Solid-State Biodigester Designed for Western Canadian Conditions

With concerns around climate change, the availability of non-renewable resources, and increasing the sustainability of industries as a whole, it is not surprising that organizations like the Prairie Agricultural Machinery Institute (PAMI) are looking at ways to harness energy that is otherwise wasted.

I recently spoke to Joy Agnew, project manager at PAMI, about their Solid State Anaerobic Digester (SSAD) pilot project at the Western Beef Development Centre’s annual field day. The SSAD was actually recognized in June at the 21st European Biomass Conference and Exhibition in Copenhagen, Denmark.  

The majority of biodigesters in Europe and the United States work with liquid material only, making the SSAD in Saskatchewan a unique and exciting project. The SSAD provides an oxygen-free environment for microgorganisms to break down solid waste and collects the resulting gases, which can then be harnessed as energy.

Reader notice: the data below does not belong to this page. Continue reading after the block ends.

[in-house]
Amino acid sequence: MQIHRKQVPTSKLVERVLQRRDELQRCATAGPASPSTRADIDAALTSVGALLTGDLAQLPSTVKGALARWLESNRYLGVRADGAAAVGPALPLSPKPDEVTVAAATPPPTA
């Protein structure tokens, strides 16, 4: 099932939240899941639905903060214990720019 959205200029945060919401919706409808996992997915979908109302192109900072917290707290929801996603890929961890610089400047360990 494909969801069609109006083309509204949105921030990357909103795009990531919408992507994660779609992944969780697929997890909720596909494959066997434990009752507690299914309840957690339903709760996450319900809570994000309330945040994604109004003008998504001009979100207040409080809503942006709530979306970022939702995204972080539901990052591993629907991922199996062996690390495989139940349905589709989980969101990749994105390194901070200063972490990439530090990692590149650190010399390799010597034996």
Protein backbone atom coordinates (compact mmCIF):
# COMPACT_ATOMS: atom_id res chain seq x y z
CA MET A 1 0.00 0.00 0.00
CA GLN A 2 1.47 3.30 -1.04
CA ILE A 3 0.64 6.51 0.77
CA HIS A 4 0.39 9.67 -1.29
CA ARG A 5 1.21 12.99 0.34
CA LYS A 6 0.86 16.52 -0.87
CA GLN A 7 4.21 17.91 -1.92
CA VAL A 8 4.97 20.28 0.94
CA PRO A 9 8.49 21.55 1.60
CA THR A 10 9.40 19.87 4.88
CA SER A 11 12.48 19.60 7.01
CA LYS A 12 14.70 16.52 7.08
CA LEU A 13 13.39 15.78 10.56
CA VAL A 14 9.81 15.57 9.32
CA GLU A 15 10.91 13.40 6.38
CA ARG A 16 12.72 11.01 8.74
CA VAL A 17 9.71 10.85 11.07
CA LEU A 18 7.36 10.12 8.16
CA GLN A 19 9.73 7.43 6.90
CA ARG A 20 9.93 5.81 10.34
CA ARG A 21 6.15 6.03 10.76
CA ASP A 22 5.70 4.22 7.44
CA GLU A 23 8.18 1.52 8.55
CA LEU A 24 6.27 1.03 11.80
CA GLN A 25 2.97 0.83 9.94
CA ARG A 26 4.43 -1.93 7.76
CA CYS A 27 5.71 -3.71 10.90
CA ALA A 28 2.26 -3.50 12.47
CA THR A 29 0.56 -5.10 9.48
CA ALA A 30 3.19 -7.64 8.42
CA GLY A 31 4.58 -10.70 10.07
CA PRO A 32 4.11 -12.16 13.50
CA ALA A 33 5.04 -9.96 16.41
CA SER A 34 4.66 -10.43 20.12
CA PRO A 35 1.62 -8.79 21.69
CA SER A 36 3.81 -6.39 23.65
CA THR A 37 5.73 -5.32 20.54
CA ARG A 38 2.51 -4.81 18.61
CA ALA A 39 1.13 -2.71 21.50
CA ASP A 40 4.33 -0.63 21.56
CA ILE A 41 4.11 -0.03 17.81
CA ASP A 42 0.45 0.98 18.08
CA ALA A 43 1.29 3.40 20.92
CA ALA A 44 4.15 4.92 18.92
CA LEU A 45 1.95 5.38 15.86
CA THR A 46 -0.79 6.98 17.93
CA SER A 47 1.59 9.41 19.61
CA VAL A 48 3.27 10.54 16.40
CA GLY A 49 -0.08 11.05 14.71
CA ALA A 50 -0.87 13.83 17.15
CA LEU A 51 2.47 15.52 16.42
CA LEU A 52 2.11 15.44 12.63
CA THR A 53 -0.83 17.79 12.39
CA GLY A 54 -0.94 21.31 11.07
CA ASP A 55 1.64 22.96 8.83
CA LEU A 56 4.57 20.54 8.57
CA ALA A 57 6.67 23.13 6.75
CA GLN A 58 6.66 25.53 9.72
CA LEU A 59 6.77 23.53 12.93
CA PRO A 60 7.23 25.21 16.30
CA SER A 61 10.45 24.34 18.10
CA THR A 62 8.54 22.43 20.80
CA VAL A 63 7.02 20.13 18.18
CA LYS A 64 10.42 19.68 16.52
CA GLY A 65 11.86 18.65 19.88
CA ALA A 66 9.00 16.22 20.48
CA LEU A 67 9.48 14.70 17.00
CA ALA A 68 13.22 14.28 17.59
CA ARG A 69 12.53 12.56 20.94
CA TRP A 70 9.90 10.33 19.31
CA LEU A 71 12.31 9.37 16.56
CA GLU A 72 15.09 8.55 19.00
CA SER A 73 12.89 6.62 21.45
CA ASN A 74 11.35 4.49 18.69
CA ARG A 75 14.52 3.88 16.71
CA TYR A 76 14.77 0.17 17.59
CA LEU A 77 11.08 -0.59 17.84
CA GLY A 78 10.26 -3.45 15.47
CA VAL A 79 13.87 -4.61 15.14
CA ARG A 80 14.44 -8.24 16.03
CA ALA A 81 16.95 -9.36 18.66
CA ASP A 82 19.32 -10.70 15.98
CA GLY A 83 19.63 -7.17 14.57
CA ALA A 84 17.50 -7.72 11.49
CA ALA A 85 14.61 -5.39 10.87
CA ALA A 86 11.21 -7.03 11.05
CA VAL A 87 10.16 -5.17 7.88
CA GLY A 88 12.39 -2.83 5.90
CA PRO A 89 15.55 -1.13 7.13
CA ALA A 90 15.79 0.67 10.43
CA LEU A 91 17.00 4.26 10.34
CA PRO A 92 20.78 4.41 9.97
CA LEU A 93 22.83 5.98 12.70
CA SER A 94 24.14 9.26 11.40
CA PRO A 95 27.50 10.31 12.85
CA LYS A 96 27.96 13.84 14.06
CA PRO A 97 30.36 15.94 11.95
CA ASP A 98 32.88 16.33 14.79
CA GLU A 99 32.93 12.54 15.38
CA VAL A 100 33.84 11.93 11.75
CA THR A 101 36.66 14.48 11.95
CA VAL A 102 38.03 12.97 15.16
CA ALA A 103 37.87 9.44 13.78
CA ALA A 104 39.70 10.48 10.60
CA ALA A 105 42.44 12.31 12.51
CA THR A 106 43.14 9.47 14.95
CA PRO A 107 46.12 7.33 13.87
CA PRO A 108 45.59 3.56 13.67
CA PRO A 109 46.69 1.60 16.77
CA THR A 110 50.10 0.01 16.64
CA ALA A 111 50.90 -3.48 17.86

What about the leftover solid material within the digester? Is it valuable as compost? And, will this form of digestion provide a means of bio-security through safe carcass disposal? 

In this video, Agnew explains how the SSAD functions, the by-products that result and the future role it may have in the agriculture industry.

Patricia Lung, Joy Agnew and Carry Sampson are pictured above, with the poster that was recognized in Europe. Unfortunately, without anyone there to accept the recognition, PAMI had to forfeit the award.

If you cannot see the embedded video, click here.


Debra Murphy

Debra Murphy is a Field Editor based out of central Alberta, where she never misses a moment to capture with her camera the real beauty of agriculture. Follow her on Twitter



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